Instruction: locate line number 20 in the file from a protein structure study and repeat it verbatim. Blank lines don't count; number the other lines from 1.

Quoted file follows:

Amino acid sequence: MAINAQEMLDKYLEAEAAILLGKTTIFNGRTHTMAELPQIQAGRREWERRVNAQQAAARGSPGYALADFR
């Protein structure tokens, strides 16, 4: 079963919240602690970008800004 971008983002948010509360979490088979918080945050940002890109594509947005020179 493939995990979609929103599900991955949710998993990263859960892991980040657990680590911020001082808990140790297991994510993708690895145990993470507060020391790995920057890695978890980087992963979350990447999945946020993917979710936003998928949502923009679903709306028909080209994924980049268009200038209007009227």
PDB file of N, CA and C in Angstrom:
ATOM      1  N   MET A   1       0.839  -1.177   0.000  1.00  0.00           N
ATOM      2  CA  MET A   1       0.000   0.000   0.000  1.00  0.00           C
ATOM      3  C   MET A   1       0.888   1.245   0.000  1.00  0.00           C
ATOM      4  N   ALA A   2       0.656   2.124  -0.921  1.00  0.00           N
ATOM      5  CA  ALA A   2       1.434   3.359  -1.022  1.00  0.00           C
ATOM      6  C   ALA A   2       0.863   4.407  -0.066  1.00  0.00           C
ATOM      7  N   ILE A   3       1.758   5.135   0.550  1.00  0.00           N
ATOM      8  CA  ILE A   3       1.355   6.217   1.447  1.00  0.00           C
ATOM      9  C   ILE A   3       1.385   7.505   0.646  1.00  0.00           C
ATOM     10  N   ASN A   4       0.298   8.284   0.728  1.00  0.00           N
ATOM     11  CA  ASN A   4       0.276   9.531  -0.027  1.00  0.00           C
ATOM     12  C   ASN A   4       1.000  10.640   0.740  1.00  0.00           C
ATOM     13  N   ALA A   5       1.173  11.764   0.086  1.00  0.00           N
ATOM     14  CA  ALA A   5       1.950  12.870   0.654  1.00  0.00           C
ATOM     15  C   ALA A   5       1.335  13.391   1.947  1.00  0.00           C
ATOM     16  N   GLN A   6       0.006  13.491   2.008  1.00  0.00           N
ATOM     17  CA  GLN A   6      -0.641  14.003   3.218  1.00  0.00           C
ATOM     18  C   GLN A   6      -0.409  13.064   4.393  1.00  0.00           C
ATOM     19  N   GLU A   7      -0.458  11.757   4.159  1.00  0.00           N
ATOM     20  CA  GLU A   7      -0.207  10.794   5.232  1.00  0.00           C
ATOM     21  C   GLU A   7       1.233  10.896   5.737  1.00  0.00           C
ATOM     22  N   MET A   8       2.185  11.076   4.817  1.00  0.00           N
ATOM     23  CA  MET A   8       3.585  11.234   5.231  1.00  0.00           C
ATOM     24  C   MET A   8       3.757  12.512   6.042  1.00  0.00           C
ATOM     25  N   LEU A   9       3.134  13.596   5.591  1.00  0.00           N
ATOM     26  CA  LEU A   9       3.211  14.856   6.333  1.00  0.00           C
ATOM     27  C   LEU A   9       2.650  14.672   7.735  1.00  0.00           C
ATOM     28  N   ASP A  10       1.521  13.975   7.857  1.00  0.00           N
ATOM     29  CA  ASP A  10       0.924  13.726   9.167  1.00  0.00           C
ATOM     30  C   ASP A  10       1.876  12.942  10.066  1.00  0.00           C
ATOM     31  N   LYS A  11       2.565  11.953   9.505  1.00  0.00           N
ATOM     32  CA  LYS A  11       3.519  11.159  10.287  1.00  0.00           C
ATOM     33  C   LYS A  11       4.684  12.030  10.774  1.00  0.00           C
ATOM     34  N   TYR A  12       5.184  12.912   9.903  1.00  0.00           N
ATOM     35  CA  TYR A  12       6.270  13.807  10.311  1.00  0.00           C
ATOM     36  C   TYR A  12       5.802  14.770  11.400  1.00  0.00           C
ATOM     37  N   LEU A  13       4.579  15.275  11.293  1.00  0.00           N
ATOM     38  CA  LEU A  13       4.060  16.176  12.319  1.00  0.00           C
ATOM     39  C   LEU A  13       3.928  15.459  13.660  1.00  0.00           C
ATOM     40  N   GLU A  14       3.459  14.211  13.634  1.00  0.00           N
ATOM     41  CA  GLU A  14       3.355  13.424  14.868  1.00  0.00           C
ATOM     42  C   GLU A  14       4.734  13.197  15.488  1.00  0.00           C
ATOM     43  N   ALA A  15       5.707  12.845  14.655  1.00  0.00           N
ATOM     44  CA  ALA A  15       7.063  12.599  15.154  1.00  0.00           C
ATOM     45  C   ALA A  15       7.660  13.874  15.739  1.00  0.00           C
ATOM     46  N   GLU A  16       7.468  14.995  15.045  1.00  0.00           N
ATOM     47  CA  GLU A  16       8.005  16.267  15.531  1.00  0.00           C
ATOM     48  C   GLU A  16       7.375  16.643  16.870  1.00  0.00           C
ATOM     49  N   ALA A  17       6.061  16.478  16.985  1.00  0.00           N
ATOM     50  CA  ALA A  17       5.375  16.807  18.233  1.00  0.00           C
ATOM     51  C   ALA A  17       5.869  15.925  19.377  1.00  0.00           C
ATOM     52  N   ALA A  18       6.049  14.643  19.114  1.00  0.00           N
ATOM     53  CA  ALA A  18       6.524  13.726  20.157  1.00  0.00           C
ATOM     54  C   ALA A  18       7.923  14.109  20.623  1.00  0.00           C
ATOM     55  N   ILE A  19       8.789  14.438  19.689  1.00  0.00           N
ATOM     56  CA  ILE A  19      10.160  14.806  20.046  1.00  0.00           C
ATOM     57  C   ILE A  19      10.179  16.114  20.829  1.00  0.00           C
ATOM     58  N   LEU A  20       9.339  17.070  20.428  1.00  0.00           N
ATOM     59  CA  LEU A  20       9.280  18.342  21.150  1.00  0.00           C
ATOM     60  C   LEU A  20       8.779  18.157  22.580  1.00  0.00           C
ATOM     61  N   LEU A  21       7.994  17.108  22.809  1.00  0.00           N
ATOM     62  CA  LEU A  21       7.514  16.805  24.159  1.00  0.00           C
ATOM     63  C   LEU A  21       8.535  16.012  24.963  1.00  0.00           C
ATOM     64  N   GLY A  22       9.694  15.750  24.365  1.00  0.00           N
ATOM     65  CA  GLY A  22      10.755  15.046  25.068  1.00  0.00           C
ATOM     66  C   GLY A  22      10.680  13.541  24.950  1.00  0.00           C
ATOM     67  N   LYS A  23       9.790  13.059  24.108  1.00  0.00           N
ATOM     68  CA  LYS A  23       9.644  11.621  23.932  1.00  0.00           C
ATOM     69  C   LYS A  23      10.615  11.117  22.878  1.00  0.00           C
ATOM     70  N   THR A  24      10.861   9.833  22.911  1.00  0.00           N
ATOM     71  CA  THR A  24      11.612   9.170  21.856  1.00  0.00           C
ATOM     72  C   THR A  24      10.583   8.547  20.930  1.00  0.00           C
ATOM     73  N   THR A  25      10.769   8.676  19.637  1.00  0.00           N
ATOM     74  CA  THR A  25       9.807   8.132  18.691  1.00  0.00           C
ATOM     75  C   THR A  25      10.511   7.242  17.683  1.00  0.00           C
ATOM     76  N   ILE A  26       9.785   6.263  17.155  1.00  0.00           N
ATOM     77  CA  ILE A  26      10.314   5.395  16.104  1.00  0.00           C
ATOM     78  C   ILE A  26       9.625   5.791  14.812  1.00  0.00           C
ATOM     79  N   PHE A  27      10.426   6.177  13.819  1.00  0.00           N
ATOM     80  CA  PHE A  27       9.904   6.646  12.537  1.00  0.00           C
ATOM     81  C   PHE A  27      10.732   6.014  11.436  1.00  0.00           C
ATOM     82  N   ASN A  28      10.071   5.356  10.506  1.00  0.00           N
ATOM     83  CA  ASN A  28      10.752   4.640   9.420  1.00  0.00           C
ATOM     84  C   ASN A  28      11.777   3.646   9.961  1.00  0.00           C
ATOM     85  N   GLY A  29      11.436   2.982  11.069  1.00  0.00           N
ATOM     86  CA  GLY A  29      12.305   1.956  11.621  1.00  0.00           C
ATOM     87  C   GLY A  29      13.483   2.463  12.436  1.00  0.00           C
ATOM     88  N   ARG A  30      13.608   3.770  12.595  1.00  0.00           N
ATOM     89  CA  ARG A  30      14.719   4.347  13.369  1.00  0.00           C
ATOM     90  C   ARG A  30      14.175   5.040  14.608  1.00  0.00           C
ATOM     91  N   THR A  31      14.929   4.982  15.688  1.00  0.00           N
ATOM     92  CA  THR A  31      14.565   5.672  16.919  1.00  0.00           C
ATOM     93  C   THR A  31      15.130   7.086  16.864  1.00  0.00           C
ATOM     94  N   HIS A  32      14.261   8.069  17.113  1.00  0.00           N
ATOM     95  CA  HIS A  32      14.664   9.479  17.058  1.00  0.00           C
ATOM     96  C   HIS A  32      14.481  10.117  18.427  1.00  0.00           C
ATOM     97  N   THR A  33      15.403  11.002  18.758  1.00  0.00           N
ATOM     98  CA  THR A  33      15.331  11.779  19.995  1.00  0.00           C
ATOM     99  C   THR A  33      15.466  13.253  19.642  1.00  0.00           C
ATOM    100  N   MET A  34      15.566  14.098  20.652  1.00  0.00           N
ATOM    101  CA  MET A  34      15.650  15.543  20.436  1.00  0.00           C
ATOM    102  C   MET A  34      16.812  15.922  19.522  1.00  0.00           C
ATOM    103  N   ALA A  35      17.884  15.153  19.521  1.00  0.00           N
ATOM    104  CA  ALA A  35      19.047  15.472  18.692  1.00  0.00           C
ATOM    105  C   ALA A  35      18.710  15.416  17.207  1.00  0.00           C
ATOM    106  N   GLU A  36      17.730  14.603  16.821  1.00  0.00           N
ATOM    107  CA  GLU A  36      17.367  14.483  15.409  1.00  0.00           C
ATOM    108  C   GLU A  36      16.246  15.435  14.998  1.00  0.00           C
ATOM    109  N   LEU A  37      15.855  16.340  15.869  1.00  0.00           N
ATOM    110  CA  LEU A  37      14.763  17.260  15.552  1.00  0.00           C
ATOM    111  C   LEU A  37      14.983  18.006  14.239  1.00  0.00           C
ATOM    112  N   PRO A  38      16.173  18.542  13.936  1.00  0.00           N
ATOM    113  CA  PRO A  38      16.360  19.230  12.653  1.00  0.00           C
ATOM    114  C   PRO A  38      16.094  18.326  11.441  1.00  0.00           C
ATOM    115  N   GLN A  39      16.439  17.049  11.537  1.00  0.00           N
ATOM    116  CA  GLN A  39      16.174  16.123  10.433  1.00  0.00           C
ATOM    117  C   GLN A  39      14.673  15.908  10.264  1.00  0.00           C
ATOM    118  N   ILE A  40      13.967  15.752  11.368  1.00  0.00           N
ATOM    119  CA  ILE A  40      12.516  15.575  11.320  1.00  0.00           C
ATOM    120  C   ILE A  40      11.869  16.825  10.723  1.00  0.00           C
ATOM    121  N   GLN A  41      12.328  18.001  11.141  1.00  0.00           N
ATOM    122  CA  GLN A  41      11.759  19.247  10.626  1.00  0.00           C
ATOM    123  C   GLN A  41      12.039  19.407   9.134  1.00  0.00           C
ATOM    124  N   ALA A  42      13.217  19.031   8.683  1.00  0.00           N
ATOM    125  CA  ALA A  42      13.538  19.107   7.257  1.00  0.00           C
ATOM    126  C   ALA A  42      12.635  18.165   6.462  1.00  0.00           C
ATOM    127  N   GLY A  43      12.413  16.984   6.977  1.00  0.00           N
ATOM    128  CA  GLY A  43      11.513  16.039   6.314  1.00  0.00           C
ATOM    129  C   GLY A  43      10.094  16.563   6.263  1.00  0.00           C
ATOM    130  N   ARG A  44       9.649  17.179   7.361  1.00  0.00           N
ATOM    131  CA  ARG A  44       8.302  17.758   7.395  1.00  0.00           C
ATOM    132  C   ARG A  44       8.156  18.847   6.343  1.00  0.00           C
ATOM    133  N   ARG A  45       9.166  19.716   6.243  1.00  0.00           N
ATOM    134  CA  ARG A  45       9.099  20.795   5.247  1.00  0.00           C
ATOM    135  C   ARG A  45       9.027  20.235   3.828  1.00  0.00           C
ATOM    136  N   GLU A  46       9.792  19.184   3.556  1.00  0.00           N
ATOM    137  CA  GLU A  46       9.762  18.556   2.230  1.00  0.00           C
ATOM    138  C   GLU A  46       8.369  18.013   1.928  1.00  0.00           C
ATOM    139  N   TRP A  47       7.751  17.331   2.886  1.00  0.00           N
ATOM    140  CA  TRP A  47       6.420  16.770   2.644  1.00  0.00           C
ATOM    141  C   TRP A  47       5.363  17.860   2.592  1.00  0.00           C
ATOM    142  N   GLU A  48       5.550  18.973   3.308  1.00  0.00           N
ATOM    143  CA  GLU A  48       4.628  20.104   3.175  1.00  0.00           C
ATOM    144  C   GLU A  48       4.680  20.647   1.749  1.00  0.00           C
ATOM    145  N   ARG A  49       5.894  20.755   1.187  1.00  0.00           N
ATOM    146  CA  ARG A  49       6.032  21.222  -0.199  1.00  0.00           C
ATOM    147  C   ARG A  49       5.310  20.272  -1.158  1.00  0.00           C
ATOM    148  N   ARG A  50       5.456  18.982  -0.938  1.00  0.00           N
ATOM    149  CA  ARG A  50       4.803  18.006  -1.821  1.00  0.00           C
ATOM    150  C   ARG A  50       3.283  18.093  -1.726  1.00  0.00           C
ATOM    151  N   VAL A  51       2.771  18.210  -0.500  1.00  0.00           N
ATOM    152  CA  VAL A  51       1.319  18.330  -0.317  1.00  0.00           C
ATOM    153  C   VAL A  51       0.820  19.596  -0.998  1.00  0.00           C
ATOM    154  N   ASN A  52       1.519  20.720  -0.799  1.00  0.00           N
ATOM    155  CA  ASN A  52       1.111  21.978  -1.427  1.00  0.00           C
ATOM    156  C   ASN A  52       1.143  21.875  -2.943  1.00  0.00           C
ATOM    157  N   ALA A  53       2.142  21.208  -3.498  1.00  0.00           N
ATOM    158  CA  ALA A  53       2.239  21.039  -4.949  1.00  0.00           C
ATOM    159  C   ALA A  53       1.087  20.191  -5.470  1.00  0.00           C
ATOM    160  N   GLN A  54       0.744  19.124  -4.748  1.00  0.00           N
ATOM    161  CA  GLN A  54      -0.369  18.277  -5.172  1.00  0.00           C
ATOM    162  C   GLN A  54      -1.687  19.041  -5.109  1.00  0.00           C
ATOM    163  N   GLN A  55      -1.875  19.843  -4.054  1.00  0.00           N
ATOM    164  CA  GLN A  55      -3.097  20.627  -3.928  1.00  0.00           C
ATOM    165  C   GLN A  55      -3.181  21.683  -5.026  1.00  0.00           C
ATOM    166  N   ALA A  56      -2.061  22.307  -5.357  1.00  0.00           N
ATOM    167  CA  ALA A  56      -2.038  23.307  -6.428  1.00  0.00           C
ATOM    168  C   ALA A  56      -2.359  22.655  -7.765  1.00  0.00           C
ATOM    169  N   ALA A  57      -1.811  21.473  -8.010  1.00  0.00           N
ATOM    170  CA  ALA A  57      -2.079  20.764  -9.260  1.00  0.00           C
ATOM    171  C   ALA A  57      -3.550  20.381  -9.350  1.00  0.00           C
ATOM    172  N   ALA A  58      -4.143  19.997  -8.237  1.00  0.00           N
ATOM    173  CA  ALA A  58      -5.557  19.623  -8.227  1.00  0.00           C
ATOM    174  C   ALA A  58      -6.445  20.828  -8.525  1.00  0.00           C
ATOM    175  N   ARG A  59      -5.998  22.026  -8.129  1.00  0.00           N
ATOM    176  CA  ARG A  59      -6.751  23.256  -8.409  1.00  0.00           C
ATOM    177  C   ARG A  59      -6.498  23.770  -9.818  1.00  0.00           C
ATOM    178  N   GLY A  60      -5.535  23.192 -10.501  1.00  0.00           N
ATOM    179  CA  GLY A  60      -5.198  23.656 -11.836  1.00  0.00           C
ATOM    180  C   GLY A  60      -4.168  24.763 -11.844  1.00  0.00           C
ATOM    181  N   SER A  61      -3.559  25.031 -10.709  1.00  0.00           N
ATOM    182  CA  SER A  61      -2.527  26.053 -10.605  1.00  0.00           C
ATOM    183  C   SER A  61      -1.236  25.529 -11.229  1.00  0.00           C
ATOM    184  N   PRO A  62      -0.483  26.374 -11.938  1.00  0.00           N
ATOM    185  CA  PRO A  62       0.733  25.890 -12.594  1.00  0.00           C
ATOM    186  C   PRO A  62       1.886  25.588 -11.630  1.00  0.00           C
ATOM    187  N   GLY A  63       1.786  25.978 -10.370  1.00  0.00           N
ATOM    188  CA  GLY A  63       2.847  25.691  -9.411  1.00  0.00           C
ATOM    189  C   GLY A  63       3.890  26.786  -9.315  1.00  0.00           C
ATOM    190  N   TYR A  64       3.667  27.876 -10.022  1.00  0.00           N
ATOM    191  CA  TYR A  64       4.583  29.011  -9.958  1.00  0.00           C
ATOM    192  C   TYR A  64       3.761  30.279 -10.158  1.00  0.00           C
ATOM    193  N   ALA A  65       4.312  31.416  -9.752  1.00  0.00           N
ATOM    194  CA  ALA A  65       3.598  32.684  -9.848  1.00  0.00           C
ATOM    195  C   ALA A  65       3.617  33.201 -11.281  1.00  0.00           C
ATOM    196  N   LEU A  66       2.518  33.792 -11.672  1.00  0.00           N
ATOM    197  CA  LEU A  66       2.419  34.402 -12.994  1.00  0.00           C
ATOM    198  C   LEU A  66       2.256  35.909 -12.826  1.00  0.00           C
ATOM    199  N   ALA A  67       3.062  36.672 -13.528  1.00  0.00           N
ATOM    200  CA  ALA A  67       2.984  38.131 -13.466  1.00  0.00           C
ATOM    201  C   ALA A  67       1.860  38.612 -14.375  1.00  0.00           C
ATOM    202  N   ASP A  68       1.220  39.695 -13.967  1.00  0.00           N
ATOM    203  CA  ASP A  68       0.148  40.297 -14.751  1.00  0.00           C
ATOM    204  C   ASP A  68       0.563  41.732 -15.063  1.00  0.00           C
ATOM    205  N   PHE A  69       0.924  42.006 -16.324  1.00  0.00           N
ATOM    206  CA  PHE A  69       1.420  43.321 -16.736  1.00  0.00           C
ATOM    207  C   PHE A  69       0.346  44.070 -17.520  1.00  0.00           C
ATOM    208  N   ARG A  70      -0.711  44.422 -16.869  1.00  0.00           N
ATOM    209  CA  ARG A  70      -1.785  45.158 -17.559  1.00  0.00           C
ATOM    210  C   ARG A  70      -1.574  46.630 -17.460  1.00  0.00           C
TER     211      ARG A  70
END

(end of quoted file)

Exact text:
ATOM     17  CA  GLN A   6      -0.641  14.003   3.218  1.00  0.00           C